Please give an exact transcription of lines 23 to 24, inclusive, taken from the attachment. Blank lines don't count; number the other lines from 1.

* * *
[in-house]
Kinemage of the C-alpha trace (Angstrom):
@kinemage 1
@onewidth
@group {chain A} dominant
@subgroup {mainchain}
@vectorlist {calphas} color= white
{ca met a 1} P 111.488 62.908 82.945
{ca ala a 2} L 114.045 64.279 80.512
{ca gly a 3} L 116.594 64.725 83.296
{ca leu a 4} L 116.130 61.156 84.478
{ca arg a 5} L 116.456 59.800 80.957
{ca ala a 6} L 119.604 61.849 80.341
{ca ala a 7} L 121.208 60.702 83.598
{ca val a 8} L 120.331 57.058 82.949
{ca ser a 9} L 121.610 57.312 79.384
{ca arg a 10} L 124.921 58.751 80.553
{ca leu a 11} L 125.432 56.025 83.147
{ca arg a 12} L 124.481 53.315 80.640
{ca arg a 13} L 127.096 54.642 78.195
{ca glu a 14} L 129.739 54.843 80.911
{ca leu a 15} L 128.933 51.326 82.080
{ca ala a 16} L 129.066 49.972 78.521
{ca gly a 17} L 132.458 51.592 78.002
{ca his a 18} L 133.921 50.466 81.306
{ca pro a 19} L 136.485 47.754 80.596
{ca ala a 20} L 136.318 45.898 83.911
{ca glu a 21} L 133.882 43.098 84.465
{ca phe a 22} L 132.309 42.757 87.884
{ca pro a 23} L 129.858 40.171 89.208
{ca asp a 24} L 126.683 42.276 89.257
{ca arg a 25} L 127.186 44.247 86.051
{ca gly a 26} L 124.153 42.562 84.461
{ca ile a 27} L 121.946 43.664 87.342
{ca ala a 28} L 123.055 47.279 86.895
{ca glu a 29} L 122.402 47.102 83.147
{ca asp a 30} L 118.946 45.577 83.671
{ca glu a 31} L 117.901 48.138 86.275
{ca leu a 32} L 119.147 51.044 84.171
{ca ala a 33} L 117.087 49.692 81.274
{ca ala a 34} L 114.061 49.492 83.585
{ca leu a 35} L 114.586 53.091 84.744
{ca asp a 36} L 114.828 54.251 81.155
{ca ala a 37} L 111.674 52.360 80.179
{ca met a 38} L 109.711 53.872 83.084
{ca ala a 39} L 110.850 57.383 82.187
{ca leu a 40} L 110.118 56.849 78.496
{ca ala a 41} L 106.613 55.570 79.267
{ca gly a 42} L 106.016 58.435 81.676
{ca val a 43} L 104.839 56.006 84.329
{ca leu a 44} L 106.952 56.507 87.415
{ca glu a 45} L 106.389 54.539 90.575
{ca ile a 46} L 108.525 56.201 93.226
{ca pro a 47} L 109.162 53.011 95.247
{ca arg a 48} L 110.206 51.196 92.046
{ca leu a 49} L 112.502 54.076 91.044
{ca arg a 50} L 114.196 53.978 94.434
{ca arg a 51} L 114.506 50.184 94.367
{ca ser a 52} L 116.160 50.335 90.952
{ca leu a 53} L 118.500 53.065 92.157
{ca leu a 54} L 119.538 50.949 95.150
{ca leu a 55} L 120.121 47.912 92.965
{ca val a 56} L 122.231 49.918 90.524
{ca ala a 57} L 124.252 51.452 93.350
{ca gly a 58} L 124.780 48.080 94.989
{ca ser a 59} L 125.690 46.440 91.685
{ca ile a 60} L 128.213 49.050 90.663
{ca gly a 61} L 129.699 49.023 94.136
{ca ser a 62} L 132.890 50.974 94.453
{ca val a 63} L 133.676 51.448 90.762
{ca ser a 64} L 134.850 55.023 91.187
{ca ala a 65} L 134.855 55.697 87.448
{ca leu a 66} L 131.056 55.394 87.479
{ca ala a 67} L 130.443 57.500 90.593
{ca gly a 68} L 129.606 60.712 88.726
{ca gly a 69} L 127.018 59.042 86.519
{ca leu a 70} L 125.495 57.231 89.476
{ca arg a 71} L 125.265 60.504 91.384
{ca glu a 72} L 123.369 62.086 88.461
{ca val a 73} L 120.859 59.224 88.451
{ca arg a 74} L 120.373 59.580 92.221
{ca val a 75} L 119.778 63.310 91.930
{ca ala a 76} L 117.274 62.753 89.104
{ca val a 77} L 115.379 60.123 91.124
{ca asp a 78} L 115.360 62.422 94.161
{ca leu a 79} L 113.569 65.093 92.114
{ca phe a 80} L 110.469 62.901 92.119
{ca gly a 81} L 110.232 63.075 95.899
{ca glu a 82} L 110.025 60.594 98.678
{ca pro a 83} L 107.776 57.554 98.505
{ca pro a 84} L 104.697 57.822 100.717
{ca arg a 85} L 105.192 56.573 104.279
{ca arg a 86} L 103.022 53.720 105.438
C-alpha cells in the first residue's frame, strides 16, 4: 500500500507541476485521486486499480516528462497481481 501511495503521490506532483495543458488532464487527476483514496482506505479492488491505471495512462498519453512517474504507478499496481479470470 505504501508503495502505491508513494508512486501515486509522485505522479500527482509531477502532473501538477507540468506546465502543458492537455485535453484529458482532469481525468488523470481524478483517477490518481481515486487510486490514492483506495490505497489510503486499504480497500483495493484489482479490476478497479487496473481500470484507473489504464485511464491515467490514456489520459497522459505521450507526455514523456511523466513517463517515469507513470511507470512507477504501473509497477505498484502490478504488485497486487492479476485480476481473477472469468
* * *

{ca ala a 16} L 129.066 49.972 78.521
{ca gly a 17} L 132.458 51.592 78.002